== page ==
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[Mathematica] Multiples of 5 from 0 to 100

  1. Jun 19, 2014 #1

    adjacent

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    I have downloaded Mathematica to see if it is really that good. Many people use it.
    I want to calculate the multiples of 5 from 0 to 100.
    This seems pretty simple but I can't figure out a way to do it.
    I can't use the Modulo % in mathematica.
    I know that I should use Table. Is there any other function?
    I have searched google too, but could not find a solution. If project euler was online, it would have been so helpful!

    Please bear with me, I have never touched Mathematica until now.

    I tried this code , but it does not work;
    Code (Text):
    For[i = 0, i <= 100, i++,
     If[Mod[i, 5] = 0, Print[i], Print["Not found"]
      ]
     
    Last edited: Jun 19, 2014
  2. jcsd
  3. Jun 19, 2014 #2
    Mathematica is great - but it's been almost a decade since I last used it.
    I think what you want is something like this:

    Array[5*(#-1)&,21]

    or

    Array[5*#&,21,0]
     
    Last edited: Jun 19, 2014
  4. Jun 19, 2014 #3
    In your version, try "Mod[i,5] == 0".
     
  5. Jun 19, 2014 #4

    adjacent

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    This works, but I don't understand that code. Can you explain?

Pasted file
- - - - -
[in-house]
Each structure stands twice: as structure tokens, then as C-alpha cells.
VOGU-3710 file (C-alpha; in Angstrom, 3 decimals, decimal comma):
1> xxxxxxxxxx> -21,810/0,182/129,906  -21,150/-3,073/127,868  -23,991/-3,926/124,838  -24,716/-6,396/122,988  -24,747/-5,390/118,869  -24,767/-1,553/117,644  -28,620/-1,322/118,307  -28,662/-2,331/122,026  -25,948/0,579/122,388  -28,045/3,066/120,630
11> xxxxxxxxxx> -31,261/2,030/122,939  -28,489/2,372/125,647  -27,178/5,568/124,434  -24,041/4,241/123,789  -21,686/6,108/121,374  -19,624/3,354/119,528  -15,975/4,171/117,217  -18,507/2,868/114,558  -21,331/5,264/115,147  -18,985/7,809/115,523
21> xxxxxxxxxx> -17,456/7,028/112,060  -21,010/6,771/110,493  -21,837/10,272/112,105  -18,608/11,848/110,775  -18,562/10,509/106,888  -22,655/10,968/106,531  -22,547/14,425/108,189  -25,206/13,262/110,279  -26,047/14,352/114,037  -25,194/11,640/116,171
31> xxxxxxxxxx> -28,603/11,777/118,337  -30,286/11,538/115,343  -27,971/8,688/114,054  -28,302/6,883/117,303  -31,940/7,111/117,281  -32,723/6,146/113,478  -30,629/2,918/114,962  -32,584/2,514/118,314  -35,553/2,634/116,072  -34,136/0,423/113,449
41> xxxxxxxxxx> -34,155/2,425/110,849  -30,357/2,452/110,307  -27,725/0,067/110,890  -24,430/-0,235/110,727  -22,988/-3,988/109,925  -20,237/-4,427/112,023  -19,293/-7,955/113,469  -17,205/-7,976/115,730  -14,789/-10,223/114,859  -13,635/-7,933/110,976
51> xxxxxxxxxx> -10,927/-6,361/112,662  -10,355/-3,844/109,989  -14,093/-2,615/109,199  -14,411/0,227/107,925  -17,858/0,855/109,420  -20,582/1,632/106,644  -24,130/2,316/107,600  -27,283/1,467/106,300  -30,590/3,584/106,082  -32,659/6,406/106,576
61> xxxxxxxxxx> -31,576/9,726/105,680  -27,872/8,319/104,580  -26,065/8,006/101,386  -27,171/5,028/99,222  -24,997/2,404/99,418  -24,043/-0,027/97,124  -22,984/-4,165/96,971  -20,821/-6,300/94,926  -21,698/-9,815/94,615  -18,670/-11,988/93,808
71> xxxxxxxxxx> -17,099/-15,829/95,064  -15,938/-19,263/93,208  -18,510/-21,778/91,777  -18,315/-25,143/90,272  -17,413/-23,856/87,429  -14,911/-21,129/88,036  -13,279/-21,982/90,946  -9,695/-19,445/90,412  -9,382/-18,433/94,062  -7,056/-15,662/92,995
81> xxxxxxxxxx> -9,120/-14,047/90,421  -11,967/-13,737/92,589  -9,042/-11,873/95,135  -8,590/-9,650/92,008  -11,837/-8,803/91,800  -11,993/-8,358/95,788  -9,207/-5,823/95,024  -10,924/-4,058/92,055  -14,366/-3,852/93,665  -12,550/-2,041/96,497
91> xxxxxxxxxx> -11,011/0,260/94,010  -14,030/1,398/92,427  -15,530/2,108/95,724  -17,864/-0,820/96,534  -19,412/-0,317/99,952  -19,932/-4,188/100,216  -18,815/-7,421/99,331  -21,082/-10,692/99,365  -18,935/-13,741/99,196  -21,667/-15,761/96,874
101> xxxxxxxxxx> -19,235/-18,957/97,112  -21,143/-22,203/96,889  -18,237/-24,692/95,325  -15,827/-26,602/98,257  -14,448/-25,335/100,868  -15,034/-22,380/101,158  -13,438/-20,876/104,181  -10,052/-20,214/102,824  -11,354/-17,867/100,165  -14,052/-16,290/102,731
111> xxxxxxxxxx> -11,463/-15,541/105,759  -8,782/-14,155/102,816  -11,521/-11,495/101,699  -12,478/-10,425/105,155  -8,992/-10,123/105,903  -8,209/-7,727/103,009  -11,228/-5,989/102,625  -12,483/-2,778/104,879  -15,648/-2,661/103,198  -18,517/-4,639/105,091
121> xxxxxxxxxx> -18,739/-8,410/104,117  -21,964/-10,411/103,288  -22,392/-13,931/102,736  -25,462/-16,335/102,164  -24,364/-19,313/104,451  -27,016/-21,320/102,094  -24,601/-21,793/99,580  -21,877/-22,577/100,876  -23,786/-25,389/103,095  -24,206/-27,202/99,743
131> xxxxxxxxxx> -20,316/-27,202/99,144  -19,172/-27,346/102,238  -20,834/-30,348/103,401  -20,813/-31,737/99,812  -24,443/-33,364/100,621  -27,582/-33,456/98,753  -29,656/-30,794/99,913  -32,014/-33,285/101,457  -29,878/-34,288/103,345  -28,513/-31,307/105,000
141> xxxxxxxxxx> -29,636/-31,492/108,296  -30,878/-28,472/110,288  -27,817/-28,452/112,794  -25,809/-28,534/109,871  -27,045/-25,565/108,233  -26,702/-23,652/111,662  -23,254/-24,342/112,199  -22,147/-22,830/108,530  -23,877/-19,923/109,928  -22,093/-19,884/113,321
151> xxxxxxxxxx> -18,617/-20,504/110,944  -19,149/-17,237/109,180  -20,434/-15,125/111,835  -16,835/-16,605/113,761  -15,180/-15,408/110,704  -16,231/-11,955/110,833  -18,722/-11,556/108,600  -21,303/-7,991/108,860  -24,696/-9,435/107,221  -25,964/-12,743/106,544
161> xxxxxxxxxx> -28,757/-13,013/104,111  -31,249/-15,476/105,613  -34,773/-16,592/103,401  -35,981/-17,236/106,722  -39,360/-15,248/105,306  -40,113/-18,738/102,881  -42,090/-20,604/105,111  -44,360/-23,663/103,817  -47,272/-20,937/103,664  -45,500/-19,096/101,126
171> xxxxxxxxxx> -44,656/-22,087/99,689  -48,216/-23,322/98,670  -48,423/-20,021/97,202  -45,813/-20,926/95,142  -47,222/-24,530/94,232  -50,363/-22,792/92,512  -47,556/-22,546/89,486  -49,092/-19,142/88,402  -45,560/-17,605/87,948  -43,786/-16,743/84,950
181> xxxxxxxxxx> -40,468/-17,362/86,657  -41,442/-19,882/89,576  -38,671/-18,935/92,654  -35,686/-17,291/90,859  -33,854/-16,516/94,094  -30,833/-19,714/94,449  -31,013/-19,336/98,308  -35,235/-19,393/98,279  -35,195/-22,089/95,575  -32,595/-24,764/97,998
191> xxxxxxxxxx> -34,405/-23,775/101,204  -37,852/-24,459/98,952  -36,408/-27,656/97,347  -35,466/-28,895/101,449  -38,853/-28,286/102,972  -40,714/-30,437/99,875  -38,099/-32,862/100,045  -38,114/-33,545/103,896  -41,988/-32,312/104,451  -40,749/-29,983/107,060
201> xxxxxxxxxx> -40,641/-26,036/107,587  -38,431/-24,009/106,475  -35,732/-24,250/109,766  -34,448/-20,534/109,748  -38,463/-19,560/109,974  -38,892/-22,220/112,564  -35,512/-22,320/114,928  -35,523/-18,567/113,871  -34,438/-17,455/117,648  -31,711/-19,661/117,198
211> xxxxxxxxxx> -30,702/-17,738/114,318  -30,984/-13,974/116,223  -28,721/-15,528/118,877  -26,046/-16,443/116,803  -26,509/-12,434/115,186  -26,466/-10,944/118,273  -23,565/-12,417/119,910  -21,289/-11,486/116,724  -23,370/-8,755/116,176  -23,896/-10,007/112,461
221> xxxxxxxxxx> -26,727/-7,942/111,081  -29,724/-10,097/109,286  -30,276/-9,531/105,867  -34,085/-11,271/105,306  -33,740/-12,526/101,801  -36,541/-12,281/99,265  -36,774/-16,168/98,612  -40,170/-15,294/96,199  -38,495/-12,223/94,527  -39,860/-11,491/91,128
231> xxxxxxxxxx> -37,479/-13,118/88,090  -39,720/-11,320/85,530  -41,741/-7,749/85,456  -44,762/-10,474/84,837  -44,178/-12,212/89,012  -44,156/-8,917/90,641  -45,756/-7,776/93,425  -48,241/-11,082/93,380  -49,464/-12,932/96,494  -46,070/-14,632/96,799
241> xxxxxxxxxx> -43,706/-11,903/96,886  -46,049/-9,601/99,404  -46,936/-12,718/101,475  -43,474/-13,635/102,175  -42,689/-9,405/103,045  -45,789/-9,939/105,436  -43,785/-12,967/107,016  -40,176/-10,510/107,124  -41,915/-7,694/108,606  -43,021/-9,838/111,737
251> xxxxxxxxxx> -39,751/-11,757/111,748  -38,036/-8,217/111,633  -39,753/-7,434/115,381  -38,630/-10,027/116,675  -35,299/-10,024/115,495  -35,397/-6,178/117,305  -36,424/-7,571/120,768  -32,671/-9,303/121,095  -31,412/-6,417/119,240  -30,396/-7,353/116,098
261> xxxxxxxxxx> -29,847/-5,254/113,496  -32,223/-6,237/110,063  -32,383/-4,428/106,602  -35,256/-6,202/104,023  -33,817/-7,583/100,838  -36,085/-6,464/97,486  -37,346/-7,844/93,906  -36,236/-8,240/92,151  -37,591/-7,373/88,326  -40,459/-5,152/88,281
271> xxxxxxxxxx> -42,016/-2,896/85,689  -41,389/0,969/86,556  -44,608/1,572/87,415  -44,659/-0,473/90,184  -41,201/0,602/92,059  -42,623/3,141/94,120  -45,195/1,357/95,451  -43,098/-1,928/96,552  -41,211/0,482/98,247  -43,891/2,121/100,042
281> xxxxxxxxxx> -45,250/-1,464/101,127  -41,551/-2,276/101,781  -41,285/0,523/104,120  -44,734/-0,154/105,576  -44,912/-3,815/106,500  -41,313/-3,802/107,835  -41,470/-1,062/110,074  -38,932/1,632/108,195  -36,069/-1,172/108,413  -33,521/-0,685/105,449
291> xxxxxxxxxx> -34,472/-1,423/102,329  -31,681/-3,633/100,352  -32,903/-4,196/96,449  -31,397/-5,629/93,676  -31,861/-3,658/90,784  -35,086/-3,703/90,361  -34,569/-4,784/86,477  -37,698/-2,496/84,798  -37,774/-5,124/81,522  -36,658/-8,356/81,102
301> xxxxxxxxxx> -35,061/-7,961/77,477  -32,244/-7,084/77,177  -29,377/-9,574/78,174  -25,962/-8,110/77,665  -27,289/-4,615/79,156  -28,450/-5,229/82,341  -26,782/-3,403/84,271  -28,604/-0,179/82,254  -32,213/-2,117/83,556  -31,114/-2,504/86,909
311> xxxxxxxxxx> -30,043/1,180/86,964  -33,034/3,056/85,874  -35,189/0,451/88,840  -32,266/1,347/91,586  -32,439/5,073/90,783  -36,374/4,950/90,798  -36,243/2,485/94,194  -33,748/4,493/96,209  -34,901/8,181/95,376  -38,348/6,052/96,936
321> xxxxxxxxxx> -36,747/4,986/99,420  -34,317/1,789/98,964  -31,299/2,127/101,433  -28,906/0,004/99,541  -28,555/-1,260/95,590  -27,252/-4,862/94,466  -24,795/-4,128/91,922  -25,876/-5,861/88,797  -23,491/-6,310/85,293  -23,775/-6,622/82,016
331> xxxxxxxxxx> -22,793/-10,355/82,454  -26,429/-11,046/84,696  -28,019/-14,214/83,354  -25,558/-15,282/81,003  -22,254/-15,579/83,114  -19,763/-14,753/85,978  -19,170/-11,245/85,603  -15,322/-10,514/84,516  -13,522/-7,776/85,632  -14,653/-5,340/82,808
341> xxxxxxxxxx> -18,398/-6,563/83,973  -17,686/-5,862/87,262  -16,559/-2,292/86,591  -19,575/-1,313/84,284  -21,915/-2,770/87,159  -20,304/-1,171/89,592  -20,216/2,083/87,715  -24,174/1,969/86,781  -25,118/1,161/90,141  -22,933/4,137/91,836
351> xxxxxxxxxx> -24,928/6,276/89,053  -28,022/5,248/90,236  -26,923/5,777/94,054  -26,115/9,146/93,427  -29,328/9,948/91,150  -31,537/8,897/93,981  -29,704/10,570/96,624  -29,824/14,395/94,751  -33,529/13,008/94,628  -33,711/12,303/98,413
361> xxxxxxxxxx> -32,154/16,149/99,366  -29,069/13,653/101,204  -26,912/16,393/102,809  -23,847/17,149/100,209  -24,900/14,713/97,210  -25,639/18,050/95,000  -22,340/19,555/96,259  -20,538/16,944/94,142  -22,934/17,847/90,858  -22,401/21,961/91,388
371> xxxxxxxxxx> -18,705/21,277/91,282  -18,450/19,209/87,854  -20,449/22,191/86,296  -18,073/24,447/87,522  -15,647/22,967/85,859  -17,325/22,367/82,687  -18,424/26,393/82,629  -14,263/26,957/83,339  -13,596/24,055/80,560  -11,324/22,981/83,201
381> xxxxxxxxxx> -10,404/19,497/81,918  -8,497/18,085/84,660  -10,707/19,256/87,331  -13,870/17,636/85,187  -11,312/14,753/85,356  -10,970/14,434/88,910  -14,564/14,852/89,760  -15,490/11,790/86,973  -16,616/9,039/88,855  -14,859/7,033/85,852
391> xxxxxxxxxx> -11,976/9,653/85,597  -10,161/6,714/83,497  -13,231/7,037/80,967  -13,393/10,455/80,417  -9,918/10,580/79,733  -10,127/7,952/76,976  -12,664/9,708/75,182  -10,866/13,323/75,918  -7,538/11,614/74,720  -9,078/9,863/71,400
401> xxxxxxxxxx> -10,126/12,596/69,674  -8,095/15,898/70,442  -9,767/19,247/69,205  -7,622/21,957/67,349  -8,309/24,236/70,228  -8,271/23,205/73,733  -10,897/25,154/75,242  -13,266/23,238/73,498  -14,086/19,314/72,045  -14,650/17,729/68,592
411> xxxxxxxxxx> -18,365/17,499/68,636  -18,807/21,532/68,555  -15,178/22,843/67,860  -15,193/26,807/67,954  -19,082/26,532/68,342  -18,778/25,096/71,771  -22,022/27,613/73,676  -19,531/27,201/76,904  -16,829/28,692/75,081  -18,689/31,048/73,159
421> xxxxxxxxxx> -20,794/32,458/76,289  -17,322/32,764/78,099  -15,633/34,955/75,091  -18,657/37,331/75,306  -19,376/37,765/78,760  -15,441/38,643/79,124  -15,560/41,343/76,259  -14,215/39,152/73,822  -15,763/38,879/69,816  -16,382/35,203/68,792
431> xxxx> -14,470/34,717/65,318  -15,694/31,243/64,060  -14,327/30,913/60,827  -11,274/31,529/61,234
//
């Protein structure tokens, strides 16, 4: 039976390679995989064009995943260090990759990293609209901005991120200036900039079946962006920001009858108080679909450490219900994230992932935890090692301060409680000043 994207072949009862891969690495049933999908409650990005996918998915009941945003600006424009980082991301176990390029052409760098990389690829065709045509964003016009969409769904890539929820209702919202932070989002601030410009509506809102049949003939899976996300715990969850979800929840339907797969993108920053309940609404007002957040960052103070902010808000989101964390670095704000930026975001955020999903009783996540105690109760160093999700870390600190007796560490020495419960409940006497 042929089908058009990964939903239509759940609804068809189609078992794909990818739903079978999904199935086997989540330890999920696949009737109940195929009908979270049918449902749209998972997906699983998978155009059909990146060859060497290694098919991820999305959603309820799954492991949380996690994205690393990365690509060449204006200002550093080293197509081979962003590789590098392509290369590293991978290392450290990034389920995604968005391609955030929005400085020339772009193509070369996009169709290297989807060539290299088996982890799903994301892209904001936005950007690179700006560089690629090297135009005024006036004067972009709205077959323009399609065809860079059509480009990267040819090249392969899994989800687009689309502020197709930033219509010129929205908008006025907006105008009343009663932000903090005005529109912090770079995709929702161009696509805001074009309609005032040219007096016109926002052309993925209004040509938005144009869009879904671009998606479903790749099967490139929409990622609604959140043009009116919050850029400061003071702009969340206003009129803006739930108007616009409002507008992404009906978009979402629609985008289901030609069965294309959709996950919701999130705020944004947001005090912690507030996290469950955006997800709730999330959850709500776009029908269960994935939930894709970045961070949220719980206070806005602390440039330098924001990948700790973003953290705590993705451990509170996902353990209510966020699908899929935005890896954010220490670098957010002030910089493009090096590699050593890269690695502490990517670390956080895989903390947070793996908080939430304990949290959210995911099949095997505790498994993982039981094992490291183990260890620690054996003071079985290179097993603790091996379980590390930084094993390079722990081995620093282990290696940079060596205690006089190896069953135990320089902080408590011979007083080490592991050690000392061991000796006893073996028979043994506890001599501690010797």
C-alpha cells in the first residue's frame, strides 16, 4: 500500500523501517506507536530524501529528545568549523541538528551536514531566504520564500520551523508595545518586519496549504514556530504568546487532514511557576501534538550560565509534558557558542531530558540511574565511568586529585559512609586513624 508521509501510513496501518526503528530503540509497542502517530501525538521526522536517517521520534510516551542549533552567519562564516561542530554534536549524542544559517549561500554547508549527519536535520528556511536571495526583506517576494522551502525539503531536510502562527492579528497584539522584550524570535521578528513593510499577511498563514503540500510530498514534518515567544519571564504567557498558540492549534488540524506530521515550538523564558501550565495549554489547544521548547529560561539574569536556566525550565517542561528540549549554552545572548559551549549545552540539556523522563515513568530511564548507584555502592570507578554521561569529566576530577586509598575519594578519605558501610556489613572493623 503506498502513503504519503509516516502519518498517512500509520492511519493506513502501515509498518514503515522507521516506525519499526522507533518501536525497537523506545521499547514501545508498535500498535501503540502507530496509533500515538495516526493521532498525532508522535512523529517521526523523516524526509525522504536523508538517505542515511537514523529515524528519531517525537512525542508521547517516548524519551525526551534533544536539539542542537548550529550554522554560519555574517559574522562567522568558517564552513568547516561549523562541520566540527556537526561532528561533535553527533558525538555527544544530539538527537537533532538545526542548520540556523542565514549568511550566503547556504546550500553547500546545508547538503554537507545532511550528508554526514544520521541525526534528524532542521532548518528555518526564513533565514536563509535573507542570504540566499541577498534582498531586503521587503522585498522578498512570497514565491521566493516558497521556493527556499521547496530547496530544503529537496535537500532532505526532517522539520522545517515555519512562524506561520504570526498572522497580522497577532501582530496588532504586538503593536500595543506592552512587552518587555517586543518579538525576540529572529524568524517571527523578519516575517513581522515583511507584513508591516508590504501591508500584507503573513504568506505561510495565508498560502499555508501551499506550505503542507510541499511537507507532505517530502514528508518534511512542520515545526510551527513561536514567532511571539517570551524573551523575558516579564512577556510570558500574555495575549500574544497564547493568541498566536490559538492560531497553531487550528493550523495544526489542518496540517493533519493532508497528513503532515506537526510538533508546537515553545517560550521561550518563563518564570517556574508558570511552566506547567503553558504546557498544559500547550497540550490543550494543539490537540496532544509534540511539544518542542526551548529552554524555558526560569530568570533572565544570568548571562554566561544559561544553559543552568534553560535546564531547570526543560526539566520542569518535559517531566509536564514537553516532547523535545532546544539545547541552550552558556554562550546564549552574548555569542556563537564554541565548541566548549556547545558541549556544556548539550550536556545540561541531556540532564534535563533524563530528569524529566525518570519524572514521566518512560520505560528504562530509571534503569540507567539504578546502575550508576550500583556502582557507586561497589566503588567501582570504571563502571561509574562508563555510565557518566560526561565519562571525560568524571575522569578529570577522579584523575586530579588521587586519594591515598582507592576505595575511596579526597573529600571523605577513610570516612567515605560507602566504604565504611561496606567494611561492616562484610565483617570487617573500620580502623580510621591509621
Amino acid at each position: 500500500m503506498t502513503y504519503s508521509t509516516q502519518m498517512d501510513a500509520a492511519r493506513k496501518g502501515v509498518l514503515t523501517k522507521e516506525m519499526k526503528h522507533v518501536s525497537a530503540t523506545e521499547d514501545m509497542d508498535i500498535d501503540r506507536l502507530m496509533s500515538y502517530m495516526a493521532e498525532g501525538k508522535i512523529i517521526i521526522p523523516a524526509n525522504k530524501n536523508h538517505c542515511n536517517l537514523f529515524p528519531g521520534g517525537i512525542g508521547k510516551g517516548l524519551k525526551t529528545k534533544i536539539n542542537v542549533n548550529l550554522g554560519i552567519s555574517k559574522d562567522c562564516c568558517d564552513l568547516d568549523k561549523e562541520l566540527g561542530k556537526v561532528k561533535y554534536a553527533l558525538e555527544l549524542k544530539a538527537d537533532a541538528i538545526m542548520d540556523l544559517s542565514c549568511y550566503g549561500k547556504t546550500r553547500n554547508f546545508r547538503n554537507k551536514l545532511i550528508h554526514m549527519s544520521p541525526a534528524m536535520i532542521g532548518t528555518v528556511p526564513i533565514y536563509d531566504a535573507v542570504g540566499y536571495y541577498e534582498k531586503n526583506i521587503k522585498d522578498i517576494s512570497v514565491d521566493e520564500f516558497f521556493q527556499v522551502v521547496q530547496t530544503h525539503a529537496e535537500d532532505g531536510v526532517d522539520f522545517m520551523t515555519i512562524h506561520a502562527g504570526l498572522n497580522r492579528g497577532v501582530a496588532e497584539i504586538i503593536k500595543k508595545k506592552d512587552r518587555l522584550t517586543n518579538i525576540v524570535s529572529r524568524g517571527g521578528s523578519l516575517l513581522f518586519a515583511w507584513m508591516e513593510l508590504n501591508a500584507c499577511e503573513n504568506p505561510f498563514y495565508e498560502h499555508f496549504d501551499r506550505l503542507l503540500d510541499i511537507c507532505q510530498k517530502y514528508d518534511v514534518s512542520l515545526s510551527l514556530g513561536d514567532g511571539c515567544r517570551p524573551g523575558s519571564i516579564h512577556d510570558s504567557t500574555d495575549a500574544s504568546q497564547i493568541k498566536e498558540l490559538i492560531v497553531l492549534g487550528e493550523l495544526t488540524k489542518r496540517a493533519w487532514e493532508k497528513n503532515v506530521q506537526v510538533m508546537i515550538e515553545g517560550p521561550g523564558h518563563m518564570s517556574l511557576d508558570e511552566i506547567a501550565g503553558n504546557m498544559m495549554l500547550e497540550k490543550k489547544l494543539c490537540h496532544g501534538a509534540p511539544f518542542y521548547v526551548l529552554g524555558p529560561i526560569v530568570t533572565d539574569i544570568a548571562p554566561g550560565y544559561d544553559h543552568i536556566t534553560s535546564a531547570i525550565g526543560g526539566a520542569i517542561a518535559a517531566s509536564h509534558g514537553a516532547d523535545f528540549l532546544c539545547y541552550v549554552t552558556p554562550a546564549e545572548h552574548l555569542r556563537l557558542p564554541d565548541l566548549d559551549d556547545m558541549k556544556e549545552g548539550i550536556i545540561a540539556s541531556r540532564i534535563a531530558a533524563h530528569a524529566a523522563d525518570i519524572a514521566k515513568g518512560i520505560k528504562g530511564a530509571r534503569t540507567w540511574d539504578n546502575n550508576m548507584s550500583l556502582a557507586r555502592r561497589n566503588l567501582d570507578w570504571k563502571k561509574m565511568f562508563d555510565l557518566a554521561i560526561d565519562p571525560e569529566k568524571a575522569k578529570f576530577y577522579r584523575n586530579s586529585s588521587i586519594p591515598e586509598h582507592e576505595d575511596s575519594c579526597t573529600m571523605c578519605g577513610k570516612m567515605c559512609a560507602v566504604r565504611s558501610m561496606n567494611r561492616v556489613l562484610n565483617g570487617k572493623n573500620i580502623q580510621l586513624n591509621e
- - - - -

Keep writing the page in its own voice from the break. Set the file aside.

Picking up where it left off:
What is the need of 21 here? What is #?(Slot 1)? What is &?

    Ah, my method also works now.I thought mathematica does not use ==. How will I arrange them in a table now, instead of printing on a new line?
    Edit:
    This is my code now
    Code (Text):
    n = 10;
    m = 5;
    For[i = 1, i <= n, i++, If[Mod[i, m] == 0, Print[i], null]]
     
    Last edited: Jun 19, 2014
  6. Jun 19, 2014 #5
    The first argument to array is the function that will generate the values.
    The second argument is the size of the array. The set 0,5,10,...,100 has 21 elements.
    If there is a third argument and it is a simple number, it is the starting index to a 1-dimensional array. Otherwise the index starts at 1.

    For that first argument, the & at the end of the expression identifies it as a pure function. The # is a reference to the only argument o the function - which for the array syntax is the array index. If the pure function had more than one argument, references to those arguments would be #1, #2, ...
     
  7. Jun 19, 2014 #6

    adjacent

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    Thank you so much. I have managed to perfect the code:
    Code (Text):
    m = 3;
    n = 25;
    Array[m*#1 &, Floor[(n/m)]]
     
  8. Jun 19, 2014 #7
    By George, I think you've got it!!
     
  9. Jun 19, 2014 #8

    adjacent

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    Now is there any way to make an application with this?
    An .exe file?
     
  10. Jun 19, 2014 #9
    I'm pretty sure there isn't. You would pretty much need the entire Mathematica engine.
     
  11. Jun 19, 2014 #10

    adjacent

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    I think there is something named "CDF Player"- Downloading now.
    I am now realising how great Mathematica is. Far greater than I expected!
     
  12. Jun 19, 2014 #11
    If you have some sort of calculus problem, the combination of human skill and pattern recognition and Mathematica's unerring, encyclopedic, and deep analysis just makes the game a whole lot easier.
     
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